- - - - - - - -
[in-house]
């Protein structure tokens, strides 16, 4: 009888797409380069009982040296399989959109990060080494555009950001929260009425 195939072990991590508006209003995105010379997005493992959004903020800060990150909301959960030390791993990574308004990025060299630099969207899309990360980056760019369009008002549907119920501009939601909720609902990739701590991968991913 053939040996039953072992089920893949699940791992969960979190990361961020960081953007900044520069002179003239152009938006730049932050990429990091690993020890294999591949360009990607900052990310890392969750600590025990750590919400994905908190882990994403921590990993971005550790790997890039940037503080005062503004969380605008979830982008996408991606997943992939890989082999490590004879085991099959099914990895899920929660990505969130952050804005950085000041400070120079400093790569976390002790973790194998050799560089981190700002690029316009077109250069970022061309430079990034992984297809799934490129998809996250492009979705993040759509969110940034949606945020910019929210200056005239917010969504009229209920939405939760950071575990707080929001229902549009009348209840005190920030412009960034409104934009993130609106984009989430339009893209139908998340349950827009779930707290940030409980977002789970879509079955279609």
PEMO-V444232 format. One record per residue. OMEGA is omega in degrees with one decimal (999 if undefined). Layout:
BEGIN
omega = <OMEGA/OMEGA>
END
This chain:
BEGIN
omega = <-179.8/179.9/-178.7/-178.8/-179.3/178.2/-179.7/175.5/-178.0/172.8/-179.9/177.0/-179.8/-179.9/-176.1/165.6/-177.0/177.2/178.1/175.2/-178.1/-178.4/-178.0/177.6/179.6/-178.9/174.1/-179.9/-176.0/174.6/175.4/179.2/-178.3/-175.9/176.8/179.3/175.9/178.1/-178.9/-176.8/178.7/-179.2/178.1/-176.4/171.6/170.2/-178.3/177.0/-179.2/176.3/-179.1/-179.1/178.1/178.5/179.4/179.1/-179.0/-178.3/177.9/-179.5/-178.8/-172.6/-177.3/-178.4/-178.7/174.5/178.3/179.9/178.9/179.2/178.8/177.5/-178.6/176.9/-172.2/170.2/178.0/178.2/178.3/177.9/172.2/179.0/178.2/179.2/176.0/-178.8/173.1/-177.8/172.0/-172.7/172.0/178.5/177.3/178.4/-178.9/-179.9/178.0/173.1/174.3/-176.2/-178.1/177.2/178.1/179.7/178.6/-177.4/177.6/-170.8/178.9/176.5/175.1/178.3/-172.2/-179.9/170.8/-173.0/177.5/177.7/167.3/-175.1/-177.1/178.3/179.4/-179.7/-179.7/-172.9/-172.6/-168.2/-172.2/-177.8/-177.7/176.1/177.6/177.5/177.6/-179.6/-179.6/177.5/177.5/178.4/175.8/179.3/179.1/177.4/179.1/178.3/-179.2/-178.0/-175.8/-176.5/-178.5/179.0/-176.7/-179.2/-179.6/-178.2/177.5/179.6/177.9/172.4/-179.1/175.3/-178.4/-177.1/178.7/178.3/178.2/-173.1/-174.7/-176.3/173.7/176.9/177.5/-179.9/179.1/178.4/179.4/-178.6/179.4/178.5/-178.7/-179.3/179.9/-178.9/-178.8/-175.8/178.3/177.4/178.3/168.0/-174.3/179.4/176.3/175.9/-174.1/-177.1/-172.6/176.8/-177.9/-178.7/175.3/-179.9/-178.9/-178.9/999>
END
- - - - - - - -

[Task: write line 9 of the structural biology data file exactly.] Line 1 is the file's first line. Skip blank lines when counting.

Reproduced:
omega = <-179.8/179.9/-178.7/-178.8/-179.3/178.2/-179.7/175.5/-178.0/172.8/-179.9/177.0/-179.8/-179.9/-176.1/165.6/-177.0/177.2/178.1/175.2/-178.1/-178.4/-178.0/177.6/179.6/-178.9/174.1/-179.9/-176.0/174.6/175.4/179.2/-178.3/-175.9/176.8/179.3/175.9/178.1/-178.9/-176.8/178.7/-179.2/178.1/-176.4/171.6/170.2/-178.3/177.0/-179.2/176.3/-179.1/-179.1/178.1/178.5/179.4/179.1/-179.0/-178.3/177.9/-179.5/-178.8/-172.6/-177.3/-178.4/-178.7/174.5/178.3/179.9/178.9/179.2/178.8/177.5/-178.6/176.9/-172.2/170.2/178.0/178.2/178.3/177.9/172.2/179.0/178.2/179.2/176.0/-178.8/173.1/-177.8/172.0/-172.7/172.0/178.5/177.3/178.4/-178.9/-179.9/178.0/173.1/174.3/-176.2/-178.1/177.2/178.1/179.7/178.6/-177.4/177.6/-170.8/178.9/176.5/175.1/178.3/-172.2/-179.9/170.8/-173.0/177.5/177.7/167.3/-175.1/-177.1/178.3/179.4/-179.7/-179.7/-172.9/-172.6/-168.2/-172.2/-177.8/-177.7/176.1/177.6/177.5/177.6/-179.6/-179.6/177.5/177.5/178.4/175.8/179.3/179.1/177.4/179.1/178.3/-179.2/-178.0/-175.8/-176.5/-178.5/179.0/-176.7/-179.2/-179.6/-178.2/177.5/179.6/177.9/172.4/-179.1/175.3/-178.4/-177.1/178.7/178.3/178.2/-173.1/-174.7/-176.3/173.7/176.9/177.5/-179.9/179.1/178.4/179.4/-178.6/179.4/178.5/-178.7/-179.3/179.9/-178.9/-178.8/-175.8/178.3/177.4/178.3/168.0/-174.3/179.4/176.3/175.9/-174.1/-177.1/-172.6/176.8/-177.9/-178.7/175.3/-179.9/-178.9/-178.9/999>